ing a sax in shades. Bush Il, a.k.a. Dubya, was ms
plain a dresser as he was a plain speaker. Presi
dent Obama, a svelte minimalist, also keeps his
pocket unloaded. Whatg next? A Chanel scalf?
Maybe. Only one of the Republican wannabes,
Dr. Carson, has sported a pocket swatch. Where
have all the hankies gone? Perhaps it was the rise
of that new compulsory accessory, the flag lapel
pin that is universally worn by politicos and
CEOs alike. The pocket squares distract from
that patriotic pin! Why no one lus introduced a
Stars and Stripes hankie, an even more flagrant
display of homeland fervor, escapes me.
Is art dead? What’s the pulse of contemporary
It kind of hurts to say this, but fashion is catching
up to alt as a cultural force. Why? Because the hog
wild speculation in art cranked out, celebrified,
institutionally promoted art, put in storage to
await auction has skewed the whole racket. Fmsh
ion, at its best, is creative, democratic, personal,
and life changing, and everyone can afford some.
What should you wear to an art gallery opening?
Art should be about essence: Who is the artist,
and what does the art say and do? So the best
way to dress is by looking like yourself, in full, in
depth. Hopefully it doesn’t involve a clown cos
tume, a conceptual Halloween outfit, or some
form of “Hey, over here!” grandstanding.
How do you feel about dressing up leatherjack-
ets? A Perfecto, in particular.
It’s the only male item of apparel suitable for
brooches. In my youth it w•cus nicely executed pins
like BRITS OUT OF IRELAND, maybe a discreet
Chairman Mao pin, a peace symbol, or a Tao pin.
My song Perfecto sports some political pins with
initials that I’d rather not know the meaning of.
Please comment on this whole sweatpants
I have some nice ones. I wear them to, at, and from
the gym, along with some suitable disguise. I do
like my new ones, which have zippers at the ankle
and fit well. I am open to possible use on sh01t
economy airline runs requiring physique challeng
ing flexibility, and also, ofcourse, with dark glmsses
and a suitable disguise. I wore some ofthose black
ones with stripes for Halloween a couple years
back. I was going •as a sucker emcee on social secu
rity. I recently read that some swank authority is
sued rules for wearing sweatpants, but at this
point my only rule is “Thou shalt sweat.”
In this age of tailored shirts, can you wear a
vest if you aren’t a bartender and it is not part of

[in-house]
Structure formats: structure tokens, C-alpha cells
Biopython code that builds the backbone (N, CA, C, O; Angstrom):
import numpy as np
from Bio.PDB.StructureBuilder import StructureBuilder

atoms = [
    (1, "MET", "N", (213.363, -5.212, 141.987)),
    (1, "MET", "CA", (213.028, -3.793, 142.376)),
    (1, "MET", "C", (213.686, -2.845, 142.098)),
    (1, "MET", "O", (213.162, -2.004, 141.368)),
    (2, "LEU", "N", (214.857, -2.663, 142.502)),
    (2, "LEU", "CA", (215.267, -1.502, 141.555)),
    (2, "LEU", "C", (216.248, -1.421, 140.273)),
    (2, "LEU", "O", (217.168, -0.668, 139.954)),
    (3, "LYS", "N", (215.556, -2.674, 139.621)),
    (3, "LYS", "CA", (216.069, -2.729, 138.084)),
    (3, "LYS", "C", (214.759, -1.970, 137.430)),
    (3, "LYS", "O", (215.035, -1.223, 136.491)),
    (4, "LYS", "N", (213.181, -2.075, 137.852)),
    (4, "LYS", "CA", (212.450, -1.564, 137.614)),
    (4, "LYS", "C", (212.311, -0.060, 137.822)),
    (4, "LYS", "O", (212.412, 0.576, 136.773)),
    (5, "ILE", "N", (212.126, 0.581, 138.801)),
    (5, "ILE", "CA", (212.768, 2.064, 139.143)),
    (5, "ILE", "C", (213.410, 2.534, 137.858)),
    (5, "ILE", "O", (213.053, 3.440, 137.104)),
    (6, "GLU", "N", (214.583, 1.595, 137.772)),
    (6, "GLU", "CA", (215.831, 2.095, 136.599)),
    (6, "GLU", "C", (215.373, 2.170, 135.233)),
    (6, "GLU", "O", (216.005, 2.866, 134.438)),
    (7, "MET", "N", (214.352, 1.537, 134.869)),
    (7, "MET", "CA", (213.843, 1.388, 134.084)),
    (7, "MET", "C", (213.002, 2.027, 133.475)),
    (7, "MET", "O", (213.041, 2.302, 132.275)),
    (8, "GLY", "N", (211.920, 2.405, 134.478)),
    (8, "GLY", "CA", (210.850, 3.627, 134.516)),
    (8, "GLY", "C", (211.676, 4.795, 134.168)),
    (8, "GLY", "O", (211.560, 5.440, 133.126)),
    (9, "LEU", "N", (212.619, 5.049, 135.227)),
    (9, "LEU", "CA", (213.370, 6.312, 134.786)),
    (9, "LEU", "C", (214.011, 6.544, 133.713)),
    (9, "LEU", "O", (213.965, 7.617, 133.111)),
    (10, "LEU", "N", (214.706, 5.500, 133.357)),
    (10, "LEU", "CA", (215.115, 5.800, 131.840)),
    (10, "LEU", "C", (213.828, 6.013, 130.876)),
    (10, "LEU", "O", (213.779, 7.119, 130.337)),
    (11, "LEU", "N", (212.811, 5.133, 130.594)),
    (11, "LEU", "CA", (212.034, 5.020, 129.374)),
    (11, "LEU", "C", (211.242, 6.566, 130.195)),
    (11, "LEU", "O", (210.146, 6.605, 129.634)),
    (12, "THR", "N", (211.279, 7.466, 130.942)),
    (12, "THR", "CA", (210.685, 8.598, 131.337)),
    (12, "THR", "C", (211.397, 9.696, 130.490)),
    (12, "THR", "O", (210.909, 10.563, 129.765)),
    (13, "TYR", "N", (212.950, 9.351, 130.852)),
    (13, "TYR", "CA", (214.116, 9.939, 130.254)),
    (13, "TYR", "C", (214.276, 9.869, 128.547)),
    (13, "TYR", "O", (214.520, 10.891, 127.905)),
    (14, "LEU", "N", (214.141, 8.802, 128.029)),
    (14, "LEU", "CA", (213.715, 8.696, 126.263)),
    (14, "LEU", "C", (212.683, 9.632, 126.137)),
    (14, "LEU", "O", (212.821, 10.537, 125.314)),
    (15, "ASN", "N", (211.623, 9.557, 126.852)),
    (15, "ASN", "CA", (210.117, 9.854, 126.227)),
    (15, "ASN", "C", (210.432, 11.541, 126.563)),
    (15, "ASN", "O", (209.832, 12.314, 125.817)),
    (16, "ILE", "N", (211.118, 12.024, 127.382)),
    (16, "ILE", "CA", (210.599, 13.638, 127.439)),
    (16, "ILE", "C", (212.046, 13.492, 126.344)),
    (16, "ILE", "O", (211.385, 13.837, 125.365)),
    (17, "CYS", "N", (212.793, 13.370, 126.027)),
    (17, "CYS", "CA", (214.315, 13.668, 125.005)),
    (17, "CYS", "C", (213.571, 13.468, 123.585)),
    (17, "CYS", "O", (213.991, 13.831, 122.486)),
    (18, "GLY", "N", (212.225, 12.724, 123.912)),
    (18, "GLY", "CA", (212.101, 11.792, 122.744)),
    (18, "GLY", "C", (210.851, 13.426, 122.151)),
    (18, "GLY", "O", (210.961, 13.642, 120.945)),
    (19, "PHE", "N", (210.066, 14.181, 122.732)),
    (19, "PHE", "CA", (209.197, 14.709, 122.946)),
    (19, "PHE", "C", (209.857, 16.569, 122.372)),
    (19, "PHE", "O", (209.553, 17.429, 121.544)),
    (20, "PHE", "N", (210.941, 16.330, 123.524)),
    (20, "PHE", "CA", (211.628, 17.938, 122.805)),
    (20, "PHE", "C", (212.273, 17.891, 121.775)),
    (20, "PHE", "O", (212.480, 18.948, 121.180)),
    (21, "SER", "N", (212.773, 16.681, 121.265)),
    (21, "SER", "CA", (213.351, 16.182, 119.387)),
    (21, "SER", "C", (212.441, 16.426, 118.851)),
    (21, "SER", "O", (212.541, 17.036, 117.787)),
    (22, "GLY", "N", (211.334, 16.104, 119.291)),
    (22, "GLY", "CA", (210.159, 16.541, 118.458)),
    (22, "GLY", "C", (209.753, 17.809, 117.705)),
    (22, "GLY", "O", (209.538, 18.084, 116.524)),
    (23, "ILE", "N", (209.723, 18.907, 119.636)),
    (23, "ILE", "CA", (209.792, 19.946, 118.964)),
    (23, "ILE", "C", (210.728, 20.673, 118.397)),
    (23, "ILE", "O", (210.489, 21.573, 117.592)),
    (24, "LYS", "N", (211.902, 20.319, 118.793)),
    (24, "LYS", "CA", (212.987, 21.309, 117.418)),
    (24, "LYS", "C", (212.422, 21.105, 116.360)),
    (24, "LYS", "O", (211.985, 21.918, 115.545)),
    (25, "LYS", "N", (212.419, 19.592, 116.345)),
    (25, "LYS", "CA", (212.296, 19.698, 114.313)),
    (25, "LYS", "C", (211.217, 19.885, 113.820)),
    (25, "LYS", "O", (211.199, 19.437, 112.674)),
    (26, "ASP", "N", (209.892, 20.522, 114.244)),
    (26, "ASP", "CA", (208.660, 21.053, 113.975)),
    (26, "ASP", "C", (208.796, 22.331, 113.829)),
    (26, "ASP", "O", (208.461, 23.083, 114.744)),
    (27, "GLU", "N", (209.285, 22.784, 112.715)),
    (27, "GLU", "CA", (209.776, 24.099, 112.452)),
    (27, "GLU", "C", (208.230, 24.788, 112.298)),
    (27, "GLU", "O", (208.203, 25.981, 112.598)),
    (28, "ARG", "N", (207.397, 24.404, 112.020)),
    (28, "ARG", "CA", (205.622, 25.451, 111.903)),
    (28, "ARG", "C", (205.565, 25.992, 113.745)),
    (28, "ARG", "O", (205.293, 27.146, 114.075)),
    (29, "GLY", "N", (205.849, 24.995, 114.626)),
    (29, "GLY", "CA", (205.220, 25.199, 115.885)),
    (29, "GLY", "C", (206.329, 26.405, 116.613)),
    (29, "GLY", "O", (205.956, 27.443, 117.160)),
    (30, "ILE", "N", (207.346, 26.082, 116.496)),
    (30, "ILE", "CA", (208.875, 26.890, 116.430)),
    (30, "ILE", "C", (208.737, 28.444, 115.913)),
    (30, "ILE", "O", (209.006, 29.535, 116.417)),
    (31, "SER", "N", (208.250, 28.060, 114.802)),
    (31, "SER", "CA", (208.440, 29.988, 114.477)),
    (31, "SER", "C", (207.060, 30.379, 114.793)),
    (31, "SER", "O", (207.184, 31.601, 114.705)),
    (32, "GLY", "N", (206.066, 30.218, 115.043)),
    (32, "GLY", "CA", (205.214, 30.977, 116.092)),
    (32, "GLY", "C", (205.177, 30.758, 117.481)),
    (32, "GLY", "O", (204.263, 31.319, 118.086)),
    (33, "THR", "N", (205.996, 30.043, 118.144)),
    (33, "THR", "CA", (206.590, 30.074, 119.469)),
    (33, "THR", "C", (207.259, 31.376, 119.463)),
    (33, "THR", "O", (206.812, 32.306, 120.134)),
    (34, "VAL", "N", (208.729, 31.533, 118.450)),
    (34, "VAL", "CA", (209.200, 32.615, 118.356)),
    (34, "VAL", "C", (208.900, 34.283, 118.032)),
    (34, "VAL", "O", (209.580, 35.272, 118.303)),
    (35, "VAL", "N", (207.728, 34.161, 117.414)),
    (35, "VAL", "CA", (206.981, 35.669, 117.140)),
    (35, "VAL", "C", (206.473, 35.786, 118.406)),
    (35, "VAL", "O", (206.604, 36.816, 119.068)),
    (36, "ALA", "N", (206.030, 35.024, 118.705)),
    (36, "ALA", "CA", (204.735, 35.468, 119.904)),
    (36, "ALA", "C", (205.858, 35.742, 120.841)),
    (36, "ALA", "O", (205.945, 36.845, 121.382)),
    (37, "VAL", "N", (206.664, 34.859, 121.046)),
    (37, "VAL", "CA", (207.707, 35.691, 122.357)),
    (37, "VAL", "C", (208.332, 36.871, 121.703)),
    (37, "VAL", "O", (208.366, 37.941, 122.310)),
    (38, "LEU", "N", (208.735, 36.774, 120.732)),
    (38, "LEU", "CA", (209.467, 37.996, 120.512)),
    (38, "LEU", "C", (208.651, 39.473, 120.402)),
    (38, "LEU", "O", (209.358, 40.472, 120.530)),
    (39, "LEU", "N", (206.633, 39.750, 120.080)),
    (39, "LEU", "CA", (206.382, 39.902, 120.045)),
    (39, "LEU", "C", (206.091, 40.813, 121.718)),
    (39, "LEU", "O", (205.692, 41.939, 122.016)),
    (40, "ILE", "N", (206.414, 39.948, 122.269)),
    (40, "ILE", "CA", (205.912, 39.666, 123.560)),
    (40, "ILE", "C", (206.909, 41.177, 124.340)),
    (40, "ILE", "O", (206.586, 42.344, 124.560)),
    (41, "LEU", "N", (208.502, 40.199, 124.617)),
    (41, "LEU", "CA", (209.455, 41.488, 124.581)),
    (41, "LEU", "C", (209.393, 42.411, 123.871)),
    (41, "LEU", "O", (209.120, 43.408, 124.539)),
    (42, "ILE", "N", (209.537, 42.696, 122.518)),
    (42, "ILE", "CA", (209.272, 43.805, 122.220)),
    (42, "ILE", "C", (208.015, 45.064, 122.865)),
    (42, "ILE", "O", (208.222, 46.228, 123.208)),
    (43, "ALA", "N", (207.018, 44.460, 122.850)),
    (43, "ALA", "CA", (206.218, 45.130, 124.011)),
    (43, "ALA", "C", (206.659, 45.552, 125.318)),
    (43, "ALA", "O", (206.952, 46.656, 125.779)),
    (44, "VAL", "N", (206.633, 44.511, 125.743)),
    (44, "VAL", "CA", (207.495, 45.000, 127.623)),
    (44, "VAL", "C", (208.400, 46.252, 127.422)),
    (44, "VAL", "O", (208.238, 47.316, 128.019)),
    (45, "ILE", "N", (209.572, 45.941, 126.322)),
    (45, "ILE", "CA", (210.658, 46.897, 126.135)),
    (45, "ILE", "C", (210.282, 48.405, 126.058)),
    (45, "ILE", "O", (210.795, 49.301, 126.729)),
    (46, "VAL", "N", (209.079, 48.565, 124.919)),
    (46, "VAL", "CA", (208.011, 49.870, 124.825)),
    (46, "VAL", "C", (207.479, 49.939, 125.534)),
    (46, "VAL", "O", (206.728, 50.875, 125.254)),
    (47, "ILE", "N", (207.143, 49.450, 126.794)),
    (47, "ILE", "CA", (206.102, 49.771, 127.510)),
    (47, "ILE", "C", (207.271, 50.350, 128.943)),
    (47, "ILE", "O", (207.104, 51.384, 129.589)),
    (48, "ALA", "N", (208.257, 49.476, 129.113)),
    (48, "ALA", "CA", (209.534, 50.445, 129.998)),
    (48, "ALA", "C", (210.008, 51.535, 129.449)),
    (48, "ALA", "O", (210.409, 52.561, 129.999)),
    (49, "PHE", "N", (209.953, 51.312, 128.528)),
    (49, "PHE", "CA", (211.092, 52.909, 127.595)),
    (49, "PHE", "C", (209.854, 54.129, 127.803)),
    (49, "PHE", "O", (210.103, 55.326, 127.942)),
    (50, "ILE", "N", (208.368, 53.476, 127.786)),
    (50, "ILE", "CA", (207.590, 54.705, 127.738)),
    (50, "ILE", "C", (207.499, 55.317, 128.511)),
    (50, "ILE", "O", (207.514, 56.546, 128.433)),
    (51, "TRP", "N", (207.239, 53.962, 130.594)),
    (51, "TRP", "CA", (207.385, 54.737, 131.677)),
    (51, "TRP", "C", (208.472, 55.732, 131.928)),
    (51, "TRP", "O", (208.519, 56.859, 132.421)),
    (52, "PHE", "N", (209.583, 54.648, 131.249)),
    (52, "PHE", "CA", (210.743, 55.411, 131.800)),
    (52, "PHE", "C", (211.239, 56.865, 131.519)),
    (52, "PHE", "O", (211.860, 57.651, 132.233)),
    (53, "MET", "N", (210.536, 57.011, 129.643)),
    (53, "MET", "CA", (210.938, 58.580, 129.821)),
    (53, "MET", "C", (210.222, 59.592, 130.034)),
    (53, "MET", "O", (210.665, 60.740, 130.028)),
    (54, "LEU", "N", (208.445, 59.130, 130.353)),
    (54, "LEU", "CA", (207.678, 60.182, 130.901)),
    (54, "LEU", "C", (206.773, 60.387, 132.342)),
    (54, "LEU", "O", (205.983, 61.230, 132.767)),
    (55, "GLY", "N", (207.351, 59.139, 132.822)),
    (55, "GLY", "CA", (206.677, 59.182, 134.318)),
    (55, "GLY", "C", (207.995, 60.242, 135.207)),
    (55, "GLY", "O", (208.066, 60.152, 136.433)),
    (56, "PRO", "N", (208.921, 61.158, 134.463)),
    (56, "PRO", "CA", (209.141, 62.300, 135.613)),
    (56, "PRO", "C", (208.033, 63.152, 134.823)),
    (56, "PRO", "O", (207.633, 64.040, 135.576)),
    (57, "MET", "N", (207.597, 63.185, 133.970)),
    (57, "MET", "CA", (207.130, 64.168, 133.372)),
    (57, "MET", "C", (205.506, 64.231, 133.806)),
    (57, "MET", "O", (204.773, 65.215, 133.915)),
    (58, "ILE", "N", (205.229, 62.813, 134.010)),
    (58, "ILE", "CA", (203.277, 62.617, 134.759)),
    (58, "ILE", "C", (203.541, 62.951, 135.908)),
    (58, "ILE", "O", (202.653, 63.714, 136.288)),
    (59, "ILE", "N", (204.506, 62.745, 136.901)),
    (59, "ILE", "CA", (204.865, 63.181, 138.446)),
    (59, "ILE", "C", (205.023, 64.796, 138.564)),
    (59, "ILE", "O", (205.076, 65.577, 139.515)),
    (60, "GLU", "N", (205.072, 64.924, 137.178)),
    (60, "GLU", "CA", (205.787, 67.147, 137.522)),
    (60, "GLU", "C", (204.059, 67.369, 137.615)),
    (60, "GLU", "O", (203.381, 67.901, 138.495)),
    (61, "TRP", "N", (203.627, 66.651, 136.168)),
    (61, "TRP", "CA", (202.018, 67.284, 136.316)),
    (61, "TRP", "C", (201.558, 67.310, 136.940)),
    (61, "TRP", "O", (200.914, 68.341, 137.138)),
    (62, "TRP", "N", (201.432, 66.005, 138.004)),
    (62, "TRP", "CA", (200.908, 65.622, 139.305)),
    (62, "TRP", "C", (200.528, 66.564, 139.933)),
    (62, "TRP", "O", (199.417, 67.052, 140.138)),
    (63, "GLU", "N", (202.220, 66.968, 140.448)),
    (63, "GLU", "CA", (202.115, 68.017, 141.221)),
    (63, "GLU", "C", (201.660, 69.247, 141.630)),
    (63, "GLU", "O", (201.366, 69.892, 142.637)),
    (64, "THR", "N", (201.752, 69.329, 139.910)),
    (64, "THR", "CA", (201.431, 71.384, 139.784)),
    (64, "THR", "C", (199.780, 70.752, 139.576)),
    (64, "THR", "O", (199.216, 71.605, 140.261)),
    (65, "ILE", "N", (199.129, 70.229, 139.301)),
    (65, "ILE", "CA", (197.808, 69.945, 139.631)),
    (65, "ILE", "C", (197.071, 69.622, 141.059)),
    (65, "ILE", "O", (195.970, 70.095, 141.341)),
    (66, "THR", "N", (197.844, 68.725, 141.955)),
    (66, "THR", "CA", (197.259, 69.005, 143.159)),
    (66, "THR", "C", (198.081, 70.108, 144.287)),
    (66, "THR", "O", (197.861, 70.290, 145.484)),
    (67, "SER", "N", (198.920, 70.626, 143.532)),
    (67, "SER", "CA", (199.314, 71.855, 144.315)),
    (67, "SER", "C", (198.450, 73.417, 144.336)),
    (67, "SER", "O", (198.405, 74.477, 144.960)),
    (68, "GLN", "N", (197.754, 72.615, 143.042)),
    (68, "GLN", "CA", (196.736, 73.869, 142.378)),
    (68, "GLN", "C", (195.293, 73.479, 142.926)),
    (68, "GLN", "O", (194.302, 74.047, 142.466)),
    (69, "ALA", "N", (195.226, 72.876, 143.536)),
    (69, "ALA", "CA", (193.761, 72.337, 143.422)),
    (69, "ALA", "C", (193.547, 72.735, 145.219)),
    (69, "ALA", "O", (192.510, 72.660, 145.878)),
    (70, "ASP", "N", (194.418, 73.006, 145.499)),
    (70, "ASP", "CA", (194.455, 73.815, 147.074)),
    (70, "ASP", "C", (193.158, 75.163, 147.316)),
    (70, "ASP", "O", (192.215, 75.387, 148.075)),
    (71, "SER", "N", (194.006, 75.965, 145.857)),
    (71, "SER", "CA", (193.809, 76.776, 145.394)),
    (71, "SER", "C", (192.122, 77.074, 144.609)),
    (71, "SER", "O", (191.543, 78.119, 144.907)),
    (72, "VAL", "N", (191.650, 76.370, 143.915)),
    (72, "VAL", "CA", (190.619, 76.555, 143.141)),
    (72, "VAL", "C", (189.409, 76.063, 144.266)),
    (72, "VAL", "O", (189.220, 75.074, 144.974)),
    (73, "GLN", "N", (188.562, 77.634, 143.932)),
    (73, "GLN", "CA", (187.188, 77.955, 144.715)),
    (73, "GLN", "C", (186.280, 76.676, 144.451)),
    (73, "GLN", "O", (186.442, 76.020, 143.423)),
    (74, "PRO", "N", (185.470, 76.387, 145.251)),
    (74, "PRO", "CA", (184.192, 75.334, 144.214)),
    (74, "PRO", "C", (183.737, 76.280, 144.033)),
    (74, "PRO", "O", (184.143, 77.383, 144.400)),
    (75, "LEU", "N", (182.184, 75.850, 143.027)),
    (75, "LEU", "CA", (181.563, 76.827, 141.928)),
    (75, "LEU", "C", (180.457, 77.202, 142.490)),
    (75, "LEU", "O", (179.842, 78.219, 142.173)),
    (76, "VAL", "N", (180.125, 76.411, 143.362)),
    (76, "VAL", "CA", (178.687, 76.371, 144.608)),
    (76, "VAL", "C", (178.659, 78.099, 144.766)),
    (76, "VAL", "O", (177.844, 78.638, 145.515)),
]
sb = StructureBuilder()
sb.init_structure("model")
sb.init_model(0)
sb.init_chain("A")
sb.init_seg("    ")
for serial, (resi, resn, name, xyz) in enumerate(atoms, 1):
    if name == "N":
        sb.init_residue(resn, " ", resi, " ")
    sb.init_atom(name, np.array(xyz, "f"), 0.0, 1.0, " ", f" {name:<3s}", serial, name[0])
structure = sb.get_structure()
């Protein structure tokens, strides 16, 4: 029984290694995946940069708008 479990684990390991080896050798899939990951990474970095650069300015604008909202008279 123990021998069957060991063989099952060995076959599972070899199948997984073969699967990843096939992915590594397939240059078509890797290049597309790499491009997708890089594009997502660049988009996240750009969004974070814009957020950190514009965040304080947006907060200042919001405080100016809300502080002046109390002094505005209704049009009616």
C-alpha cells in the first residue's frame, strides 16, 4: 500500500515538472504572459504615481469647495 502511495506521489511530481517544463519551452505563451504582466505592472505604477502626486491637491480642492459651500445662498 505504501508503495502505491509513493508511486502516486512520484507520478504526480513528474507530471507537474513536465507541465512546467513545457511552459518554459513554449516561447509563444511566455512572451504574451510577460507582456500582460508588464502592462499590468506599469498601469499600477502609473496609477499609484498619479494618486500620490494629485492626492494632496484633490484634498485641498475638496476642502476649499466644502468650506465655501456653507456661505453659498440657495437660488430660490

Have a couple three piece suits for winter wear.
The suit with vest was invented in an era with
out central heating, but the vest also gives the
office dweller a bit more control over his cubicle
temperature, and it looks trimmer than sitting
there in your shirtsleeves. Plus, it gives you more
pocket capacity enough to tote a pack of Cam
els, a small iPod, a pillbox, pepper spray, Band
Aids, a magnifring glass, a pitch pipe, a guitar
pick, hair elastics…all that miscellanea that
seems to have no place of its own.
What is an appropriate outfit for a grad-school
student? One that is far from slovenly without
being overly formal?
I don’t think of “grad student” as something you
dress for. There is a kind of grad school look that
after some wear and tear turns into professorial.
Corduroy suits, tweed jackets with leather elbow
patches, pocket protectors, blue oxford cloth
button downs, shell cordovan oxfords, slightly
too wide rep ties, warm looking socks, old Jack
Purcells. The best you can hope for is somewhat
enhanced cred leading to a sort of cafeteria tenure.
What is your take on the full Windsor knot?
I like to call it the full Saxe Coburg knot, in mem
ory of the original name of the clan now known as
the House of Windsor, the Brits’ German over
lords. I tend to agree with Ian Fleming, who in
.Fmm Rikt’ia with Love called the knot “the mark of a
cad.” Its big and showy, and its symmetry gives it a
sort of anal retentive, control freak air. It was the
preferred knot of The Odd CoupFs Felix Unger. I
prefer the casual, asymmetrical four in hand knot,
which I sometimes refer to as the Half Klugman
because it’s the best knot when you intend to wear
your tie at halfmast with an open collar.
Column by GLENN O’BRIEN Illustrations by JEAN-PHILIPPE DELHOMME
Send questionsfor Maximus to email@example.com.
Follow Glenn O’Brien on Twitter @lordrochester.